The main surprise in the seven weeks of her job so far has been the volume of FOI in the UK - both in terms of applications made to public authorities and also complaints to the ICO.
Earlier in her career she was an FOI officer for a regional health authority in Canada, and she is sympathetic to the challenges faced by staff who deal with the public's information requests.
"It's a very tough job to be the internal champion of freedom of information. Really those jobs need to report to a senior executive for it to work effectively, and they need to be given the tools and the resources to do the job."
Conflict of interest
Ms Denham has responded to one controversy that has already arisen by ordering a review of the involvement of her staff in political activities. This was prompted by the recent revelation by the information law blogger Tim Turner that an ICO manager running a team that handles complaints about councils and political parties is actually the Labour leader of Stockport Council.
Mr Turner argued that this meant Alex Ganotis, the team manager involved, who has authorised many ICO decisions, has an unacceptable conflict of interest.
Ms Denham stresses that she has no reason to think any previous decisions have been made improperly, but says: "It is important that we look at our policy on staff engagement in political activities and how the scope of their work is reflected. I do appreciate the importance of our decisions not only being independent and objective, but also being perceived as such."
Although there are naturally significant differences between information law in the UK and Canada, many broader issues (from digital technology to fostering a culture of openness) arise in both countries, and the institutional framework is similar.
"My mandate at the ICO is very much as it was in British Columbia," she says. "So it's about promoting access and privacy rights, educating the public, providing advice to public agencies, investigating complaints and making independent adjudications. Those are very much the same."
"I looked at the role as a combination of being a teacher, a counsellor, a police officer and a decision maker, all wrapped up in one agency."
At the time Elizabeth Denham was applying for the post, the UK's freedom of information law was being reviewed by a government-appointed commission. Contrary to widespread expectations that it would call for restrictions on FOI, the commission generally backed the law as it stands.
"I was concerned that it might lead to recommendations where individuals' FOI rights might be diminished," she says. "I didn't want to come into the UK in an environment where there were recommendations to dilute the very good law in place. I'm very, very pleased that report really was positive about how well FOI is working in the UK and that it was striking the right balance."
Now the future effect of freedom of information in the UK is very much up to her.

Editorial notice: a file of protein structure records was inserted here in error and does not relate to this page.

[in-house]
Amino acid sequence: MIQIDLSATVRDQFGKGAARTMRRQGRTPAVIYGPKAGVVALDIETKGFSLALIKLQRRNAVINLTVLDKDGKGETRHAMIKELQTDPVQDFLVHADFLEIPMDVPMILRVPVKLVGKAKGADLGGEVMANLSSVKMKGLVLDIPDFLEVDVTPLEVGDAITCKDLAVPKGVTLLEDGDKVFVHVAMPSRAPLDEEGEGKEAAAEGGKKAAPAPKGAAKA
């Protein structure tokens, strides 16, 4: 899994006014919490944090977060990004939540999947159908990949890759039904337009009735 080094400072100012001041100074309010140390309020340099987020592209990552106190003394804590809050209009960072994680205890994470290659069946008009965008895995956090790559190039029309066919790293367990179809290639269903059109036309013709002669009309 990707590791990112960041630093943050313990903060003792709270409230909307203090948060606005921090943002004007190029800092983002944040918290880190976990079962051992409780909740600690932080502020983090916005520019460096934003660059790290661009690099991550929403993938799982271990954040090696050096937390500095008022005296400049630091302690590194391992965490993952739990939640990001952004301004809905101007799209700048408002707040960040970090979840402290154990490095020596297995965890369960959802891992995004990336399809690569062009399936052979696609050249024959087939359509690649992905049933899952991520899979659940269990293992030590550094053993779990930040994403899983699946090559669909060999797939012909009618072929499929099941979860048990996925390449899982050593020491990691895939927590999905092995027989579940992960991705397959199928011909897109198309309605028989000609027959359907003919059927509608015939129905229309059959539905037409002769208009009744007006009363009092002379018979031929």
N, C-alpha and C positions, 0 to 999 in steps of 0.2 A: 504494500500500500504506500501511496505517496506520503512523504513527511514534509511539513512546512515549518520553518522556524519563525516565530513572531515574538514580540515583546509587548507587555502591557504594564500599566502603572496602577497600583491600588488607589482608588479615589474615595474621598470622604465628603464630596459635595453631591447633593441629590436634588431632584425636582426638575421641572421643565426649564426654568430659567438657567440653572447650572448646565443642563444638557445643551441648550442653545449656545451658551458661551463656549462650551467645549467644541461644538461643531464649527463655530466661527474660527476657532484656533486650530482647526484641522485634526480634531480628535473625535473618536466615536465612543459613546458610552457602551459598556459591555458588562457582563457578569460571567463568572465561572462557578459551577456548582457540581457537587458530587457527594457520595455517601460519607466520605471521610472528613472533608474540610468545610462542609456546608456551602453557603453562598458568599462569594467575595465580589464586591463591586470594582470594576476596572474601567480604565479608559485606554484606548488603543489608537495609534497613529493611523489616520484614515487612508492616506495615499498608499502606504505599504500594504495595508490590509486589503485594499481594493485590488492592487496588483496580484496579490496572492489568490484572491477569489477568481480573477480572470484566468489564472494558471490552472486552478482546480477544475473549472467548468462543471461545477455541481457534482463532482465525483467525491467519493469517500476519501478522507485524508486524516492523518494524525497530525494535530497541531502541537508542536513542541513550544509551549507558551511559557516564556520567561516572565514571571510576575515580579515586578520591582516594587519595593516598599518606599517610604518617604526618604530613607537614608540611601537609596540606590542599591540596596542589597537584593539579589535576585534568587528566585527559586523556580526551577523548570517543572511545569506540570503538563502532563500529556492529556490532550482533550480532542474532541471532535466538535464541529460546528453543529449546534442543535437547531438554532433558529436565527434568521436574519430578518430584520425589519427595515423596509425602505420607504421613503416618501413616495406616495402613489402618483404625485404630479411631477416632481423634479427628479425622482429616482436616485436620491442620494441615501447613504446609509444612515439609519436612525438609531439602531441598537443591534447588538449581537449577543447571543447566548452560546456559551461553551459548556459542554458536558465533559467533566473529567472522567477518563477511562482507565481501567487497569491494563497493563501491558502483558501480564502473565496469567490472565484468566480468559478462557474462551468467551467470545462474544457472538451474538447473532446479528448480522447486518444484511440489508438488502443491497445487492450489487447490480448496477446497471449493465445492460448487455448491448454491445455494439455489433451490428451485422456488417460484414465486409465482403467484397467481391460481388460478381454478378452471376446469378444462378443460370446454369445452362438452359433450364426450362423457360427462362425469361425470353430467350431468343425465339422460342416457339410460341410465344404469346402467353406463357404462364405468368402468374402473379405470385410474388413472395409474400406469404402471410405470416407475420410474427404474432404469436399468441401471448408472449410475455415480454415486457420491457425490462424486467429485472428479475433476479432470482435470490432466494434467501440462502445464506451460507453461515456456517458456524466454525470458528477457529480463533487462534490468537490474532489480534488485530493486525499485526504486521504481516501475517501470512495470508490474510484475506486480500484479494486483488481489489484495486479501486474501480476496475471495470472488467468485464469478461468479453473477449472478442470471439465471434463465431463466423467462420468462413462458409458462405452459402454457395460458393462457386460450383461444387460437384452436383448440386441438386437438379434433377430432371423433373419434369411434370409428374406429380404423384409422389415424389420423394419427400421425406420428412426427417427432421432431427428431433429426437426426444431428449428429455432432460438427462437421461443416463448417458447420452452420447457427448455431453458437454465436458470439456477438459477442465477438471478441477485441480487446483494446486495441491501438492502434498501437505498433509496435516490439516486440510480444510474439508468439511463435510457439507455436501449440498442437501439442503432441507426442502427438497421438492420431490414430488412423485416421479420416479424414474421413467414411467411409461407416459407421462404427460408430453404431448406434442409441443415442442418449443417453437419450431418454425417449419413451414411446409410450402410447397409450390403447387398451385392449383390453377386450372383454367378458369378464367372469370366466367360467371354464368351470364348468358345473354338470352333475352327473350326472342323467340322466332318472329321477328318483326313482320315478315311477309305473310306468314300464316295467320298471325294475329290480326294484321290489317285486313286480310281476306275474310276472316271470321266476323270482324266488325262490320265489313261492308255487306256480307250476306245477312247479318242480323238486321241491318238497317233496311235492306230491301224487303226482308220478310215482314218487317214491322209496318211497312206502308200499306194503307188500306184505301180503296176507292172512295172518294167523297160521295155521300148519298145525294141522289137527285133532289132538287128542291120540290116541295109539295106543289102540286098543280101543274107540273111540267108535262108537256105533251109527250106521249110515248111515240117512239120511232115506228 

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By Freddy Mayhew SEPTEMBER 2, 2016
Newly appointed information commissioner Elizabeth Denham has said she supports the expansion of the Freedom of Information Act to include private companies that provide public services.
Currently only government bodies are subject to the act, which allows any member of the public to request information from them and expect a reply within 20 working days. It is mitigated by the Data Protection Act.
The information commissioner oversees the FoI Act and has the power to enforce compliance if a body fails to respond adequately to an information request. The role was previously held by Christopher Graham.
Denham told the BBC: “Private contractors above a certain threshold for a contract or doing some specific types of work could be included under the FoI Act.
“The government could do more to include private bodies that are basically doing work on behalf of the public.”
She also told the broadcaster that there should be a legal duty on public authorities to record all significant decisions, which would then open up negotiations to FoI requests.
Denham, who was formerly the information commissioner in British Columbia, Canada, has said she wants to be tougher on bodies that fail to respond to FoIs within the legal time limit.
She said: “Looking at this from the outside, most of the public would have the view that more than one in ten not getting a timely response to a request is not a sign of success.”
She also expressed concern over officials attempting to evade their emails being subjected to FoI requests by using personal accounts.
“People shouldn’t be using private email accounts to conduct government business,” she said.
“If they do, legally it’s subject to FoI – however, it frustrates the purposes of FoI from a search perspective.”
The FoI Act came under threat earlier this year, following a government review to mark its tenth anniversary, amid fears new public charges and restrictions would be brought in.
However, after the Society of Editors’ Hands Off FoI backed by Press Gazette, it was announced in March that there would be no legal changes to the act.
A Press Gazette petition urging the act to be left alone gained more than 43,000 signatures.